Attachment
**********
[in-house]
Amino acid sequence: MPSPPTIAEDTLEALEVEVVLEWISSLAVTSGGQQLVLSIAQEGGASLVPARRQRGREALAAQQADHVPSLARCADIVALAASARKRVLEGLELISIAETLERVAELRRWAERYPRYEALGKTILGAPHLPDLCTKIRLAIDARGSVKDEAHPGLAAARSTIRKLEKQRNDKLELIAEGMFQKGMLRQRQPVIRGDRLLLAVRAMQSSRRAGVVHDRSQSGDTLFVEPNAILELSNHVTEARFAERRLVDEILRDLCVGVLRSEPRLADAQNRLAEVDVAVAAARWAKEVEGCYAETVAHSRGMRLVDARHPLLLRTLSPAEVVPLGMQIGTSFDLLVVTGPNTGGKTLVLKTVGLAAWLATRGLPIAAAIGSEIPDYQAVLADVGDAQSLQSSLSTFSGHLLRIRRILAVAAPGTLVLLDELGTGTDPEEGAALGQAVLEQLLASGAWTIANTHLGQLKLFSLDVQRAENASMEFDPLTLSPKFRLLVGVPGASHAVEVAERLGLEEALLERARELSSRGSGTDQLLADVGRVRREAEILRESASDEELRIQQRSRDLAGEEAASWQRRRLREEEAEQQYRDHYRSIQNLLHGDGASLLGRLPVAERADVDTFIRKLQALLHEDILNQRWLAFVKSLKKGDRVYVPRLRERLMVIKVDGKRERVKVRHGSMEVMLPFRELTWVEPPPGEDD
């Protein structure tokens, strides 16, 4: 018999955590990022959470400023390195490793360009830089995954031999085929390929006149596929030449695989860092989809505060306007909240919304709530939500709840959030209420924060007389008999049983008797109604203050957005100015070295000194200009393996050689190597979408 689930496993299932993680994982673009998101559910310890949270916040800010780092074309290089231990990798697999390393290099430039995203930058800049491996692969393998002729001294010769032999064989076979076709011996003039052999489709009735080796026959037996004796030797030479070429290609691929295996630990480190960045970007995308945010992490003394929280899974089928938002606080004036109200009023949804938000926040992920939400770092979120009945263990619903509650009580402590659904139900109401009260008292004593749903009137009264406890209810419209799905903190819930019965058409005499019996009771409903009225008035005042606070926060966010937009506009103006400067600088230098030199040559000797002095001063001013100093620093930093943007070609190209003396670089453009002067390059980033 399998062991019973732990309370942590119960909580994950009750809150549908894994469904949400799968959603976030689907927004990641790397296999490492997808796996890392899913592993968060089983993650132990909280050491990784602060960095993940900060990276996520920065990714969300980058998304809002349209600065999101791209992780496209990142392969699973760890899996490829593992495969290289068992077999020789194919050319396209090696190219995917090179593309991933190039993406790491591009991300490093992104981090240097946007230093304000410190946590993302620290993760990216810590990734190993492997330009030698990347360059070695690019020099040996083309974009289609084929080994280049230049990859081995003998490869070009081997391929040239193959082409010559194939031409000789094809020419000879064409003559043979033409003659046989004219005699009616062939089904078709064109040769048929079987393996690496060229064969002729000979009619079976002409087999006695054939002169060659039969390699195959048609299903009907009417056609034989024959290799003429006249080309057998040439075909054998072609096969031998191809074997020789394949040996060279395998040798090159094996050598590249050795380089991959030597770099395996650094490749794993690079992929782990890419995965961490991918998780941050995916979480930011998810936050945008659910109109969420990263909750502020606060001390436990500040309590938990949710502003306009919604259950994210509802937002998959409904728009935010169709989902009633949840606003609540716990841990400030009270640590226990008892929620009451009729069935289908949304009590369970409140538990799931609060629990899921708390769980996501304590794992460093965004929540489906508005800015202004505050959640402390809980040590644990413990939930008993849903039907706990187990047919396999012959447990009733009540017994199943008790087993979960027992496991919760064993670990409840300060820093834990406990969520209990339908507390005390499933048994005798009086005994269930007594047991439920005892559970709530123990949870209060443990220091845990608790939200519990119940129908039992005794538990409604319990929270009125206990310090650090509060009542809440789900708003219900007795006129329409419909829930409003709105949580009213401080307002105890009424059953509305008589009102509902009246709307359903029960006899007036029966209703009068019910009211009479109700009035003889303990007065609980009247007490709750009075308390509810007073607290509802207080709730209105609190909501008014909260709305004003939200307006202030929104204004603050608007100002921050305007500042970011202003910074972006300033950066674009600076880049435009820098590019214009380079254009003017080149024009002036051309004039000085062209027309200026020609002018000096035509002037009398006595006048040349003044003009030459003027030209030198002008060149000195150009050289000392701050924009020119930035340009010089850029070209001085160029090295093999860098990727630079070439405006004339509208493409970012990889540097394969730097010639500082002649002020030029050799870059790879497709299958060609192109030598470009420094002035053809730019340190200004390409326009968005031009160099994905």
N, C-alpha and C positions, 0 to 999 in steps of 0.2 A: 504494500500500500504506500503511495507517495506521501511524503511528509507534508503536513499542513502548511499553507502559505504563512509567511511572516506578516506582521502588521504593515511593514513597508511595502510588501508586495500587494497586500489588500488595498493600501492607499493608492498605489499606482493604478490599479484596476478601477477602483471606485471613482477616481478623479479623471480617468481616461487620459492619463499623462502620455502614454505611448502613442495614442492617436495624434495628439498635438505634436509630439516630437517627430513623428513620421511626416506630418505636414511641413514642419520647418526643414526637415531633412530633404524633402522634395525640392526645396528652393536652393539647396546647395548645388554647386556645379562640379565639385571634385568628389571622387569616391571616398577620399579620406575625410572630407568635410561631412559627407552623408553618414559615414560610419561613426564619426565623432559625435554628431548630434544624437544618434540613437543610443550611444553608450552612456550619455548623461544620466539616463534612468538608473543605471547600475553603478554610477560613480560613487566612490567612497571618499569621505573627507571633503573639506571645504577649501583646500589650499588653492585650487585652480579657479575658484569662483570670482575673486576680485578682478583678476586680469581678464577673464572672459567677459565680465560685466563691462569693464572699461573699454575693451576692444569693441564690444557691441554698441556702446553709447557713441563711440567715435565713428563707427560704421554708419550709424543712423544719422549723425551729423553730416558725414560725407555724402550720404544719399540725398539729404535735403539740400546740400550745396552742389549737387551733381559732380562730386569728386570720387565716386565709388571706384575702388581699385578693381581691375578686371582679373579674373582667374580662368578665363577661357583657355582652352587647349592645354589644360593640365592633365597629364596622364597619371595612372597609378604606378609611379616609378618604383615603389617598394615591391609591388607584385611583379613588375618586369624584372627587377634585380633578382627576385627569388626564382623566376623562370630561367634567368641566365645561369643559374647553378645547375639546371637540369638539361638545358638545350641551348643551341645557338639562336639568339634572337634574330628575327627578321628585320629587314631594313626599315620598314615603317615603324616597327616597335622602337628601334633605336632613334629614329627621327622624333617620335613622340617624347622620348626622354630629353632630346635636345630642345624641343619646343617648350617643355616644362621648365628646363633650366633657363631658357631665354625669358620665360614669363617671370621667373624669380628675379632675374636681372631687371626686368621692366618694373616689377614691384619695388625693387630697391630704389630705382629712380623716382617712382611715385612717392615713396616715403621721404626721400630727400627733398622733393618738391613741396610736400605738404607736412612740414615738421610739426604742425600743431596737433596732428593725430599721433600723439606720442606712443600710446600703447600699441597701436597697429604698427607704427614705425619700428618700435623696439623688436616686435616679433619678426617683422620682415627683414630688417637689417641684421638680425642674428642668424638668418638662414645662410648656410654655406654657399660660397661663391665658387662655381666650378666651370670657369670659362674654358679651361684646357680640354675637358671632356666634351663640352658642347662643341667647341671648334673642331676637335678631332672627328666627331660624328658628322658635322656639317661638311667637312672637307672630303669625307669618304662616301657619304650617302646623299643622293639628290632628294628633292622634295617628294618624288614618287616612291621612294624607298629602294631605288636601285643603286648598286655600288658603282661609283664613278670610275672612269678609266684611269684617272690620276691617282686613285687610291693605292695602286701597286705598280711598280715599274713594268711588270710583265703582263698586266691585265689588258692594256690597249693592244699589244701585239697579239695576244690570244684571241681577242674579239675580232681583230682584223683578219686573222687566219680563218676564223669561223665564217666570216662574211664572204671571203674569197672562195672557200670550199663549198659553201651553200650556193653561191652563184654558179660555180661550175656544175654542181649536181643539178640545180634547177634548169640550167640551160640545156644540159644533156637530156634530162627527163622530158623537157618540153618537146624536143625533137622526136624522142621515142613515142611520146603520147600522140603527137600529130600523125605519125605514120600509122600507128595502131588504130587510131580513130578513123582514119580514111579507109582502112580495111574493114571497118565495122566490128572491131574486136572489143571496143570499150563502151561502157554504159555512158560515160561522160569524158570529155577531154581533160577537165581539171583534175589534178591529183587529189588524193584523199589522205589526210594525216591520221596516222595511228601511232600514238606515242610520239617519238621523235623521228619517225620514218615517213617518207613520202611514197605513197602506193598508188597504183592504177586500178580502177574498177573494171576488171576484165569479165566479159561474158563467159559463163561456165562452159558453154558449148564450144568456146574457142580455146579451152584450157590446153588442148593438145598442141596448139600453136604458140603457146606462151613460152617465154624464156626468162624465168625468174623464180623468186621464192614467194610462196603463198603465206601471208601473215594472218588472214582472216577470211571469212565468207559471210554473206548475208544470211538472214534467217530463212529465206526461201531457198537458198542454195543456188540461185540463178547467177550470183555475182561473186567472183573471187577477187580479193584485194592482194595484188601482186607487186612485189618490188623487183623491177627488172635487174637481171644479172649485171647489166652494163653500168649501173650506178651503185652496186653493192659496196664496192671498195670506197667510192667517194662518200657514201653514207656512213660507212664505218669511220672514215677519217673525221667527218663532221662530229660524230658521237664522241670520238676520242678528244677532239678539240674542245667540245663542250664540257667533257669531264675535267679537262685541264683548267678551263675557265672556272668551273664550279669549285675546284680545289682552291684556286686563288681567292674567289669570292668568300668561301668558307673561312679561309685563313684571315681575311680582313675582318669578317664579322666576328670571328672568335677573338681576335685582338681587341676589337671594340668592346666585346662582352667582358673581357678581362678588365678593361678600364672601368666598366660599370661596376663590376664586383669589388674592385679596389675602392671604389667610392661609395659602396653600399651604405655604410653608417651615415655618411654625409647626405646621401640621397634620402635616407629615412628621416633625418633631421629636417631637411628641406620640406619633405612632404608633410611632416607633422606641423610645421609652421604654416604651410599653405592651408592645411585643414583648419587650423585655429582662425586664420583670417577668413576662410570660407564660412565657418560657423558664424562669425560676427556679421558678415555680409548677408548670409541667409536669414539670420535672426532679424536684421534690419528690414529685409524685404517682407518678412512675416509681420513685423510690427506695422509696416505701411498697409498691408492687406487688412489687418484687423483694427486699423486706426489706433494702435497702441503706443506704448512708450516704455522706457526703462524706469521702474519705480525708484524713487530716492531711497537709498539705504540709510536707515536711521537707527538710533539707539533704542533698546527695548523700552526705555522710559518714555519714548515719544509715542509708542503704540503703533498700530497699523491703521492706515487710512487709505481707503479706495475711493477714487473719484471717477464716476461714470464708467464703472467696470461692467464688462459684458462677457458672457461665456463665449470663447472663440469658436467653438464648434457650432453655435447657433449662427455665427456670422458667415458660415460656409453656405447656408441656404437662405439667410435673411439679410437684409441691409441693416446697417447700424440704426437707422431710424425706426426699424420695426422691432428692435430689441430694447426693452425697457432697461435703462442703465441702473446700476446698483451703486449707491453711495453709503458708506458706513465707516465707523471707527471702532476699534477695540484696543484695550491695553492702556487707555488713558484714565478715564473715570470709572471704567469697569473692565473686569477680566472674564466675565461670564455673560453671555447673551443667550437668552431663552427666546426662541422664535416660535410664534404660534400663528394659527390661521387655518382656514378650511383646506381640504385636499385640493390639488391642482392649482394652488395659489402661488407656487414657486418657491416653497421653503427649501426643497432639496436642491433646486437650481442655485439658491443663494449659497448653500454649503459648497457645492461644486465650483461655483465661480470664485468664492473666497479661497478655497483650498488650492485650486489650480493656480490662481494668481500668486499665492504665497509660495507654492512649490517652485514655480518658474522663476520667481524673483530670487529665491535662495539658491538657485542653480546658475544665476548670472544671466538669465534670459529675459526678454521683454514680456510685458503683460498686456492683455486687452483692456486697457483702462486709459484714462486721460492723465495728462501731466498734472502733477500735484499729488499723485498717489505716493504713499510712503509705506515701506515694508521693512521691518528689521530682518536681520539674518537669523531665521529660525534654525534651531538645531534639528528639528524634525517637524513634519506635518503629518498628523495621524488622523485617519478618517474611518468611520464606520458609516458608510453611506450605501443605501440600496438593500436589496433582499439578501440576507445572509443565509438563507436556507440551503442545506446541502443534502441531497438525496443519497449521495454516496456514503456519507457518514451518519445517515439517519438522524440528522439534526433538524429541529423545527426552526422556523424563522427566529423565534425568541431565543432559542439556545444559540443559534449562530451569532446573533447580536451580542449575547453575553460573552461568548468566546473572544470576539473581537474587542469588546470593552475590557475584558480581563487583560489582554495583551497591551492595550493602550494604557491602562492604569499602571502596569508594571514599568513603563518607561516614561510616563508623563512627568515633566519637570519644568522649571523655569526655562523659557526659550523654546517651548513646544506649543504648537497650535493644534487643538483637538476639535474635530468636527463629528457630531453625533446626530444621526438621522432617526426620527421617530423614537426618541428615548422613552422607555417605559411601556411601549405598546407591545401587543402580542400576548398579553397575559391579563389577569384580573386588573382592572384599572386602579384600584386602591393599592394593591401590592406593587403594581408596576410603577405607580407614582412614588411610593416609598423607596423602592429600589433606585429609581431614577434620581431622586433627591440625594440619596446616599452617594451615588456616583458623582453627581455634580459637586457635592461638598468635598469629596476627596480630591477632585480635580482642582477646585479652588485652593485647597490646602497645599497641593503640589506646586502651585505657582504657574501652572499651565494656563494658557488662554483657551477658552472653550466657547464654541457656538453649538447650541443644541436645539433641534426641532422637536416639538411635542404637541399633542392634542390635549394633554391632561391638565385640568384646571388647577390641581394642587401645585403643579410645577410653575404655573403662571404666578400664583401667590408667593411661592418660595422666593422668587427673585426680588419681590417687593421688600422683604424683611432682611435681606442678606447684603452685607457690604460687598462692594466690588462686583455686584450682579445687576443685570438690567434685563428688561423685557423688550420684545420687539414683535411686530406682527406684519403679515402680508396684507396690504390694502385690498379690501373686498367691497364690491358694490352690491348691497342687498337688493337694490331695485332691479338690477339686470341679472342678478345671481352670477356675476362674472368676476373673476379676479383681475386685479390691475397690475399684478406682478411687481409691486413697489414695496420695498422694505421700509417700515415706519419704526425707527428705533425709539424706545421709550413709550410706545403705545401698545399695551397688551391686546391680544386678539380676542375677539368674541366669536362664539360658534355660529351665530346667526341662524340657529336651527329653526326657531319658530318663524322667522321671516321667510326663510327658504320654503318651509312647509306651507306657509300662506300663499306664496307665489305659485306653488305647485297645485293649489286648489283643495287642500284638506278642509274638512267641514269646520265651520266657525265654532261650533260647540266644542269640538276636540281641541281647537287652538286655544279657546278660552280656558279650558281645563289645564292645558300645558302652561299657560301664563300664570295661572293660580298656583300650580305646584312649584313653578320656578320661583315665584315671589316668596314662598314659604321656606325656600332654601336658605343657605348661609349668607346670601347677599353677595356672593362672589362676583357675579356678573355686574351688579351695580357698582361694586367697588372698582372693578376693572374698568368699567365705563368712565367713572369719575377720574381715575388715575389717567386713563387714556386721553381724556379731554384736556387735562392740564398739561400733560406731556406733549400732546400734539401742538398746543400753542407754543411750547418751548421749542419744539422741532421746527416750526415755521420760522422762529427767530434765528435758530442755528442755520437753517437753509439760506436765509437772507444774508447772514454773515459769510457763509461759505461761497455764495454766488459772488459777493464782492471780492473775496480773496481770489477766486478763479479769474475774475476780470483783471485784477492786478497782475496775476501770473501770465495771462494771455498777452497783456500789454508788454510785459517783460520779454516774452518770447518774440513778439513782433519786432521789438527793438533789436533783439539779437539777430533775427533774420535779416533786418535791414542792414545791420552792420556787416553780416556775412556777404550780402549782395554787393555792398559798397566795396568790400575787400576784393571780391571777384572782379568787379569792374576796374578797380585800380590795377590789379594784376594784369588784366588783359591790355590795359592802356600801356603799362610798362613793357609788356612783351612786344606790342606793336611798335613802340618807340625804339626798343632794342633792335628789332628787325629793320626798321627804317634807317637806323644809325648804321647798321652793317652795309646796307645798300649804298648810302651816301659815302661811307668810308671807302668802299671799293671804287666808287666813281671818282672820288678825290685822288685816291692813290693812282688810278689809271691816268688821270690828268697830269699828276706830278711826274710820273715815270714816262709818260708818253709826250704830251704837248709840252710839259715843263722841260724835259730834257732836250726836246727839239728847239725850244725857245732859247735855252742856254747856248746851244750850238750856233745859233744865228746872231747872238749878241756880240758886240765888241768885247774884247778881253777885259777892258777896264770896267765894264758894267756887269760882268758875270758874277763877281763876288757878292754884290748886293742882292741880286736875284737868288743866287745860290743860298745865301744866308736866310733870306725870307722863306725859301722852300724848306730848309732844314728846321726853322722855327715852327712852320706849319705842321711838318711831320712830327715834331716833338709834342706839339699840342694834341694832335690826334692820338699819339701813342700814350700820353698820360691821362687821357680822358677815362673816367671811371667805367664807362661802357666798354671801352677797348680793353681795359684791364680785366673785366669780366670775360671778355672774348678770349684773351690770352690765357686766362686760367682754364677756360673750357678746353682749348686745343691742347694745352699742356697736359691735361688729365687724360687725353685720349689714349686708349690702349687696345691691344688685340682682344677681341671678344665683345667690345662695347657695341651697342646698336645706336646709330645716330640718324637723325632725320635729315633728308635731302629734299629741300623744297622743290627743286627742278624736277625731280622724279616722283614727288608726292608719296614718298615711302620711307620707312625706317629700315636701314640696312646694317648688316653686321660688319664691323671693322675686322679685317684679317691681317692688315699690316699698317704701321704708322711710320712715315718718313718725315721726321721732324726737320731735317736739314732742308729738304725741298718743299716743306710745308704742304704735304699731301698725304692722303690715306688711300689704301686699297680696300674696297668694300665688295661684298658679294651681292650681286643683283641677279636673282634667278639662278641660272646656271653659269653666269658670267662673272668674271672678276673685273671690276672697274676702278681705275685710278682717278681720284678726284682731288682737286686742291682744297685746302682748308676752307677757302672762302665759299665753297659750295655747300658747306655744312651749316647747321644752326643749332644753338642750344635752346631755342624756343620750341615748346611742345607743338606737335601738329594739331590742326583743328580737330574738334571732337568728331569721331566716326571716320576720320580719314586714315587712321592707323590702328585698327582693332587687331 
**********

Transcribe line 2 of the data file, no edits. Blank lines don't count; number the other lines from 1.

Amino acid sequence: MPSPPTIAEDTLEALEVEVVLEWISSLAVTSGGQQLVLSIAQEGGASLVPARRQRGREALAAQQADHVPSLARCADIVALAASARKRVLEGLELISIAETLERVAELRRWAERYPRYEALGKTILGAPHLPDLCTKIRLAIDARGSVKDEAHPGLAAARSTIRKLEKQRNDKLELIAEGMFQKGMLRQRQPVIRGDRLLLAVRAMQSSRRAGVVHDRSQSGDTLFVEPNAILELSNHVTEARFAERRLVDEILRDLCVGVLRSEPRLADAQNRLAEVDVAVAAARWAKEVEGCYAETVAHSRGMRLVDARHPLLLRTLSPAEVVPLGMQIGTSFDLLVVTGPNTGGKTLVLKTVGLAAWLATRGLPIAAAIGSEIPDYQAVLADVGDAQSLQSSLSTFSGHLLRIRRILAVAAPGTLVLLDELGTGTDPEEGAALGQAVLEQLLASGAWTIANTHLGQLKLFSLDVQRAENASMEFDPLTLSPKFRLLVGVPGASHAVEVAERLGLEEALLERARELSSRGSGTDQLLADVGRVRREAEILRESASDEELRIQQRSRDLAGEEAASWQRRRLREEEAEQQYRDHYRSIQNLLHGDGASLLGRLPVAERADVDTFIRKLQALLHEDILNQRWLAFVKSLKKGDRVYVPRLRERLMVIKVDGKRERVKVRHGSMEVMLPFRELTWVEPPPGEDD